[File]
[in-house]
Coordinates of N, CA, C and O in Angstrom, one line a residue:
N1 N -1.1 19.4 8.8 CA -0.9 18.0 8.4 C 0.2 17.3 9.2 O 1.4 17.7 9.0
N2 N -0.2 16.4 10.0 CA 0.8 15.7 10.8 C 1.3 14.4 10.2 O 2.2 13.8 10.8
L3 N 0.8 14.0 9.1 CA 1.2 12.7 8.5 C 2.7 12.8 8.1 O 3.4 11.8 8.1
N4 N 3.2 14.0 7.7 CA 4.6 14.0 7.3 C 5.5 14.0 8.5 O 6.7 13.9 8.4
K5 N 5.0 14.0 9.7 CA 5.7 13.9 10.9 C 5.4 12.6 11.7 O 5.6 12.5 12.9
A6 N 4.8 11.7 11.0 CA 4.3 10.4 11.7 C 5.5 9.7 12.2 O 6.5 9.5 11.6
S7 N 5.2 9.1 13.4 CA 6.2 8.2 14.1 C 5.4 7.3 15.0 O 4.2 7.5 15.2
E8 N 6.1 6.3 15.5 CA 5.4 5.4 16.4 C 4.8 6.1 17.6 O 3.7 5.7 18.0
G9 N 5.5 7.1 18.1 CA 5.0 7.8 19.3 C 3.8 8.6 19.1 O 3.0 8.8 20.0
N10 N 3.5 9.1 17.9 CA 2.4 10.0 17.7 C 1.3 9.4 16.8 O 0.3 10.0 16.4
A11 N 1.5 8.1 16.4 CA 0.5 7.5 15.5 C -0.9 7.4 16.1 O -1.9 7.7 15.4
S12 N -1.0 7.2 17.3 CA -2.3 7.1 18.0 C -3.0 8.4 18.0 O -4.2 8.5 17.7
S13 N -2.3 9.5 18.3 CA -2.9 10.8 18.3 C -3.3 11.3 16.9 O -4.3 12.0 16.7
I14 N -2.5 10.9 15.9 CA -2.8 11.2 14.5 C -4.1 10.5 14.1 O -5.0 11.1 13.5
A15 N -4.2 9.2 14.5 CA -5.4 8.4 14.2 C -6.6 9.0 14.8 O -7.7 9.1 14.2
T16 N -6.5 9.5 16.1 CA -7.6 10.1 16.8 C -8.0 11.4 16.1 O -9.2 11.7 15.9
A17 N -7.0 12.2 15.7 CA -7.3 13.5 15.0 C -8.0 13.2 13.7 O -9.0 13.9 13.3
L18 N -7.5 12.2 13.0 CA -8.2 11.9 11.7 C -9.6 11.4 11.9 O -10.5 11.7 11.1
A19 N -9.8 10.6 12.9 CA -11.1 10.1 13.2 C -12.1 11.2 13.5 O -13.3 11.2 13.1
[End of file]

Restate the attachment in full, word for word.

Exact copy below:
[in-house]
Coordinates of N, CA, C and O in Angstrom, one line a residue:
N1 N -1.1 19.4 8.8 CA -0.9 18.0 8.4 C 0.2 17.3 9.2 O 1.4 17.7 9.0
N2 N -0.2 16.4 10.0 CA 0.8 15.7 10.8 C 1.3 14.4 10.2 O 2.2 13.8 10.8
L3 N 0.8 14.0 9.1 CA 1.2 12.7 8.5 C 2.7 12.8 8.1 O 3.4 11.8 8.1
N4 N 3.2 14.0 7.7 CA 4.6 14.0 7.3 C 5.5 14.0 8.5 O 6.7 13.9 8.4
K5 N 5.0 14.0 9.7 CA 5.7 13.9 10.9 C 5.4 12.6 11.7 O 5.6 12.5 12.9
A6 N 4.8 11.7 11.0 CA 4.3 10.4 11.7 C 5.5 9.7 12.2 O 6.5 9.5 11.6
S7 N 5.2 9.1 13.4 CA 6.2 8.2 14.1 C 5.4 7.3 15.0 O 4.2 7.5 15.2
E8 N 6.1 6.3 15.5 CA 5.4 5.4 16.4 C 4.8 6.1 17.6 O 3.7 5.7 18.0
G9 N 5.5 7.1 18.1 CA 5.0 7.8 19.3 C 3.8 8.6 19.1 O 3.0 8.8 20.0
N10 N 3.5 9.1 17.9 CA 2.4 10.0 17.7 C 1.3 9.4 16.8 O 0.3 10.0 16.4
A11 N 1.5 8.1 16.4 CA 0.5 7.5 15.5 C -0.9 7.4 16.1 O -1.9 7.7 15.4
S12 N -1.0 7.2 17.3 CA -2.3 7.1 18.0 C -3.0 8.4 18.0 O -4.2 8.5 17.7
S13 N -2.3 9.5 18.3 CA -2.9 10.8 18.3 C -3.3 11.3 16.9 O -4.3 12.0 16.7
I14 N -2.5 10.9 15.9 CA -2.8 11.2 14.5 C -4.1 10.5 14.1 O -5.0 11.1 13.5
A15 N -4.2 9.2 14.5 CA -5.4 8.4 14.2 C -6.6 9.0 14.8 O -7.7 9.1 14.2
T16 N -6.5 9.5 16.1 CA -7.6 10.1 16.8 C -8.0 11.4 16.1 O -9.2 11.7 15.9
A17 N -7.0 12.2 15.7 CA -7.3 13.5 15.0 C -8.0 13.2 13.7 O -9.0 13.9 13.3
L18 N -7.5 12.2 13.0 CA -8.2 11.9 11.7 C -9.6 11.4 11.9 O -10.5 11.7 11.1
A19 N -9.8 10.6 12.9 CA -11.1 10.1 13.2 C -12.1 11.2 13.5 O -13.3 11.2 13.1